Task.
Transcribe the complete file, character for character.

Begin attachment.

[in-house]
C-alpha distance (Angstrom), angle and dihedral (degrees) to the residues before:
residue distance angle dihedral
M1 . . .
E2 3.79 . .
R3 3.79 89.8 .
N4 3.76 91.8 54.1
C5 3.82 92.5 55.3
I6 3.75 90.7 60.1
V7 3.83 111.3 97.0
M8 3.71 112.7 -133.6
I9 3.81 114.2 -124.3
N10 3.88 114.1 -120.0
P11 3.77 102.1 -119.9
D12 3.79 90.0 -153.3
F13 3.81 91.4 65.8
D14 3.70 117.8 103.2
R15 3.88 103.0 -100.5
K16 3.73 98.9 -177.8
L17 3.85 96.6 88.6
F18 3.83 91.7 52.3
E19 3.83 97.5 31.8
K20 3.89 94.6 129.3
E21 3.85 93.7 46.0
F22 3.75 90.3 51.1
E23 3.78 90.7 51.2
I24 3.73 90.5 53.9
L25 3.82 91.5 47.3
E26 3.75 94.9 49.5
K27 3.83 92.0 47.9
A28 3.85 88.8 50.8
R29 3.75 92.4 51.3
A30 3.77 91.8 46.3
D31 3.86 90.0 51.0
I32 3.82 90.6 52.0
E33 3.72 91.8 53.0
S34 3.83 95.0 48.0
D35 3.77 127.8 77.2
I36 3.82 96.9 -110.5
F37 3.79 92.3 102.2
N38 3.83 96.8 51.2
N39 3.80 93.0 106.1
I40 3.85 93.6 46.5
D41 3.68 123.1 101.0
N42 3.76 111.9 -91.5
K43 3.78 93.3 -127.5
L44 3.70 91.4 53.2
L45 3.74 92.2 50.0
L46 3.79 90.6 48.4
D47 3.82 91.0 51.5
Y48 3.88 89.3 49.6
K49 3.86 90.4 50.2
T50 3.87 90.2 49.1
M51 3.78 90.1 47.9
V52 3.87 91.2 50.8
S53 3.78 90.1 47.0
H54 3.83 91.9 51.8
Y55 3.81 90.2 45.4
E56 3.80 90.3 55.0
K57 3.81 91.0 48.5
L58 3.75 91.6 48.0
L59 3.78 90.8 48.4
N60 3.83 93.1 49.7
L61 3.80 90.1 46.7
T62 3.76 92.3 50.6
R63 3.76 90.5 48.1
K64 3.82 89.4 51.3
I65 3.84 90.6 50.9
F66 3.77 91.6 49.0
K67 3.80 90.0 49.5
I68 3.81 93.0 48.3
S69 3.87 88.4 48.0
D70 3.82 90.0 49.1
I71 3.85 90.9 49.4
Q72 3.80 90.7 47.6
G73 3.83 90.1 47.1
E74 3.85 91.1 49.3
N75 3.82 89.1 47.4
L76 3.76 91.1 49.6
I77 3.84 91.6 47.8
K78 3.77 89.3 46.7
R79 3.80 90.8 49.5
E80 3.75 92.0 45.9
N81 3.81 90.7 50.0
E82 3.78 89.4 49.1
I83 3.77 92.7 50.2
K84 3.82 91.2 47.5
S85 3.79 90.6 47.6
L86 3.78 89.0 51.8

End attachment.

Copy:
[in-house]
C-alpha distance (Angstrom), angle and dihedral (degrees) to the residues before:
residue distance angle dihedral
M1 . . .
E2 3.79 . .
R3 3.79 89.8 .
N4 3.76 91.8 54.1
C5 3.82 92.5 55.3
I6 3.75 90.7 60.1
V7 3.83 111.3 97.0
M8 3.71 112.7 -133.6
I9 3.81 114.2 -124.3
N10 3.88 114.1 -120.0
P11 3.77 102.1 -119.9
D12 3.79 90.0 -153.3
F13 3.81 91.4 65.8
D14 3.70 117.8 103.2
R15 3.88 103.0 -100.5
K16 3.73 98.9 -177.8
L17 3.85 96.6 88.6
F18 3.83 91.7 52.3
E19 3.83 97.5 31.8
K20 3.89 94.6 129.3
E21 3.85 93.7 46.0
F22 3.75 90.3 51.1
E23 3.78 90.7 51.2
I24 3.73 90.5 53.9
L25 3.82 91.5 47.3
E26 3.75 94.9 49.5
K27 3.83 92.0 47.9
A28 3.85 88.8 50.8
R29 3.75 92.4 51.3
A30 3.77 91.8 46.3
D31 3.86 90.0 51.0
I32 3.82 90.6 52.0
E33 3.72 91.8 53.0
S34 3.83 95.0 48.0
D35 3.77 127.8 77.2
I36 3.82 96.9 -110.5
F37 3.79 92.3 102.2
N38 3.83 96.8 51.2
N39 3.80 93.0 106.1
I40 3.85 93.6 46.5
D41 3.68 123.1 101.0
N42 3.76 111.9 -91.5
K43 3.78 93.3 -127.5
L44 3.70 91.4 53.2
L45 3.74 92.2 50.0
L46 3.79 90.6 48.4
D47 3.82 91.0 51.5
Y48 3.88 89.3 49.6
K49 3.86 90.4 50.2
T50 3.87 90.2 49.1
M51 3.78 90.1 47.9
V52 3.87 91.2 50.8
S53 3.78 90.1 47.0
H54 3.83 91.9 51.8
Y55 3.81 90.2 45.4
E56 3.80 90.3 55.0
K57 3.81 91.0 48.5
L58 3.75 91.6 48.0
L59 3.78 90.8 48.4
N60 3.83 93.1 49.7
L61 3.80 90.1 46.7
T62 3.76 92.3 50.6
R63 3.76 90.5 48.1
K64 3.82 89.4 51.3
I65 3.84 90.6 50.9
F66 3.77 91.6 49.0
K67 3.80 90.0 49.5
I68 3.81 93.0 48.3
S69 3.87 88.4 48.0
D70 3.82 90.0 49.1
I71 3.85 90.9 49.4
Q72 3.80 90.7 47.6
G73 3.83 90.1 47.1
E74 3.85 91.1 49.3
N75 3.82 89.1 47.4
L76 3.76 91.1 49.6
I77 3.84 91.6 47.8
K78 3.77 89.3 46.7
R79 3.80 90.8 49.5
E80 3.75 92.0 45.9
N81 3.81 90.7 50.0
E82 3.78 89.4 49.1
I83 3.77 92.7 50.2
K84 3.82 91.2 47.5
S85 3.79 90.6 47.6
L86 3.78 89.0 51.8